## Introduction

Hello it's a me again drifter1!

Last time I said that we would get into Double Integrals, but I forgot one more important thing that we will discuss today!

Today's topic of **Mathematics **are **Total Differentials** and how to **check if an function f with this df exists**.

There is not much more to say so let's get started!

## Linear approximation of a function

Suppose z = f(x, y) is a plane/surface and P0(x0, y0, z0) the point where the plane z and it's tangent plane cross each other.

We say that:

*z = z0 + ∂f/∂x(P0) (x - x0) + ∂f/∂y (P0) (y - y0) = T(x, y)*

where z0 = f(x0, y0).

In close points P(x, y) of P0(x0, y0) we have that: f(x, y) ~= T(x, y)

And so:

*T(x, y) ~= f(x, y) = f(x0, y0) + fx(P0) (x - x0) + fy(P0) (y - y0)*

is called the **linear approximation **of f(x, y) at P0.

## Total differential

This last thing takes us to something else.

Suppose that we now have f(x, y) = 0 as a plane and P0 (x0, y0).

We said that the derivative along a curve is:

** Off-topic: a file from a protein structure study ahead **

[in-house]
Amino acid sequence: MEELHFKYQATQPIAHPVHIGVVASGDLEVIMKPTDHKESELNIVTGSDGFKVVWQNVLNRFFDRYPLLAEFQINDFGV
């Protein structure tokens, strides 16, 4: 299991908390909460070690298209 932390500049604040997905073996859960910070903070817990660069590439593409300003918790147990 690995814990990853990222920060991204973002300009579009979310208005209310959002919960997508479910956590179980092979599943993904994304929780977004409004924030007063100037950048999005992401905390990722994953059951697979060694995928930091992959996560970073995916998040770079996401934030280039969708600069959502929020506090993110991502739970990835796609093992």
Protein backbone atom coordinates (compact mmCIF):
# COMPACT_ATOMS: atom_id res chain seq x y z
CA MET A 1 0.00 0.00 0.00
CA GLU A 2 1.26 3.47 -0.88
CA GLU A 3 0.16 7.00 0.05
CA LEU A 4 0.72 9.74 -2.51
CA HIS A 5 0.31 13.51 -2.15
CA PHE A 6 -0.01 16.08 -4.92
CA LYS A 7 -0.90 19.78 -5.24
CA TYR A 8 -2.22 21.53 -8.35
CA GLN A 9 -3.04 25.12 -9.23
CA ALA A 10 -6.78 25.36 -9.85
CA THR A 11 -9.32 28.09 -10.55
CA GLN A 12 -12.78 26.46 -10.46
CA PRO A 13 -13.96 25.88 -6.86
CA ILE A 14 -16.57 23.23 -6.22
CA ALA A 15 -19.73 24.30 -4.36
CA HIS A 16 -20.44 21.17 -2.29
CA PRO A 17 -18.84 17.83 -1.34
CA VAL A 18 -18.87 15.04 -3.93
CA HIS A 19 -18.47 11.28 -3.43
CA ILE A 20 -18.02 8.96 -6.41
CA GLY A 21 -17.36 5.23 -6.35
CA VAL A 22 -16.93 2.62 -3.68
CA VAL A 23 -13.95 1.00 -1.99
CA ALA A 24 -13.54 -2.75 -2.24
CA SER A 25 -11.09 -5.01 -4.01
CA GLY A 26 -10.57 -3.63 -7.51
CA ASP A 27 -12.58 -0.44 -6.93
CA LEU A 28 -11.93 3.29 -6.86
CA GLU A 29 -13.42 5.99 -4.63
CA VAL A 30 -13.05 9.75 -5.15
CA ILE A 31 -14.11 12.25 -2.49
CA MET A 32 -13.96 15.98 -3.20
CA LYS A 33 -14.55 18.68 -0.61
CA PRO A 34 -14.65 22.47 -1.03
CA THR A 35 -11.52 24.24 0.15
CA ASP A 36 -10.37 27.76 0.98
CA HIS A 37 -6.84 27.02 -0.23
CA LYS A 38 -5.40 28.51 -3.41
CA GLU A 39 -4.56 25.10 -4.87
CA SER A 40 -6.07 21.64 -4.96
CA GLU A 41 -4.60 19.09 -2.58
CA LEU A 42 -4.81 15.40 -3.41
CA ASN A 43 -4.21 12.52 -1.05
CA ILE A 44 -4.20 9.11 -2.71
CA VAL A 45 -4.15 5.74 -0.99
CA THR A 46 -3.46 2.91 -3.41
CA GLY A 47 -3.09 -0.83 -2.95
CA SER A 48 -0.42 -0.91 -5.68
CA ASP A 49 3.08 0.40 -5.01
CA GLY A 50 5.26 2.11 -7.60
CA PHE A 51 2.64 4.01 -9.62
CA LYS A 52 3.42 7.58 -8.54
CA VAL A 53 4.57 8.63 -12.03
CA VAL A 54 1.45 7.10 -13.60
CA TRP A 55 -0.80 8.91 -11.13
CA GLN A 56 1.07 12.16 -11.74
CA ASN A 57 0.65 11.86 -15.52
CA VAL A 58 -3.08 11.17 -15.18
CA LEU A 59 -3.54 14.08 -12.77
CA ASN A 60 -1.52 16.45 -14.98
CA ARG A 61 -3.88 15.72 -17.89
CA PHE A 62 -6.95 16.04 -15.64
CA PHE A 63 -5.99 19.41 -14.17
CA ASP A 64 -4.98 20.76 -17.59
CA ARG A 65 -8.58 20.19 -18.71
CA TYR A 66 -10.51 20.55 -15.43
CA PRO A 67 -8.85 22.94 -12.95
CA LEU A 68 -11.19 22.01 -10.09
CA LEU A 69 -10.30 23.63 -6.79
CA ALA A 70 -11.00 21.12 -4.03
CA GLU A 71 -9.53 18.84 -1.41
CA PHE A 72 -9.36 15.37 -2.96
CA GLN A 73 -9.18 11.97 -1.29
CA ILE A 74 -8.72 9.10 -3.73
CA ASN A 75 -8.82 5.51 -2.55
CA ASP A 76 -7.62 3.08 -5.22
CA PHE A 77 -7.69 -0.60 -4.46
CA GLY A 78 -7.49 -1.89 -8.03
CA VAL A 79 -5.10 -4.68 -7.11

*df/dt = ∂f/∂x * dx/dt + ∂f/∂y * dy/dt*

This can also be re-written like that:

*df/dt = fx(P0) * dx/dt + fy(P0) * dy/dt*

If we now multiply with dt we get:

*df= fx(P0) * dx + fy(P0) * dy*

which is called the total differential of f at P0.

So, the derivative of a function f along a curve can then also be represented by a total differential.

But, can we also go in the other way?

For **example**:

We want to check if an f(x, y) exists so that:

df = fx(P0)dx + fy(P0)dy

This means that:

Let's use the 2nd and 3rd equations to find c(y):

So, then from the 3rd we have:

We used this logic in Exact Differential equations, if you remember...

But, yes this worked this time, but will this work everytime?

## Checking if f exists with given df

If *df = M(x, y)dx + N(x, y)dy = fxdx + fydx *then we have:

fx = ∂f/∂x = M

and

fy = ∂f/∂y = N

A rule exists that says that **the order of partial differentiation doesn't matter** and so:

*∂^2f/∂x∂y = ∂^2f/∂y∂x*

This means that we can partially differentiate M and N:

∂^2f /∂y∂x = ∂M/∂y = My

∂^2f/∂x∂y = ∂N/∂x = Nx

**My = Nx **=> **∂M/∂y = ∂N/∂x**

So, a functions exists, when the **condition **My = Nx is true!

THIS is true for two variables!!!

By doing the same we can also find the conditions for 3 variables or more.

**For 3 variables** we have:

df = Mdx + Ndy + Pdz =>

My = Nx, Nz = Py and Mz = Px.

For **example**:

Let's check this condition for our previous example...

which means that:

And so:

My = 2y = Nx

which means that a function f exists with this total differential df.

And this is actually it for today and I hope that you enjoyed it!

Next time we will really get into Double integrals :P

Bye!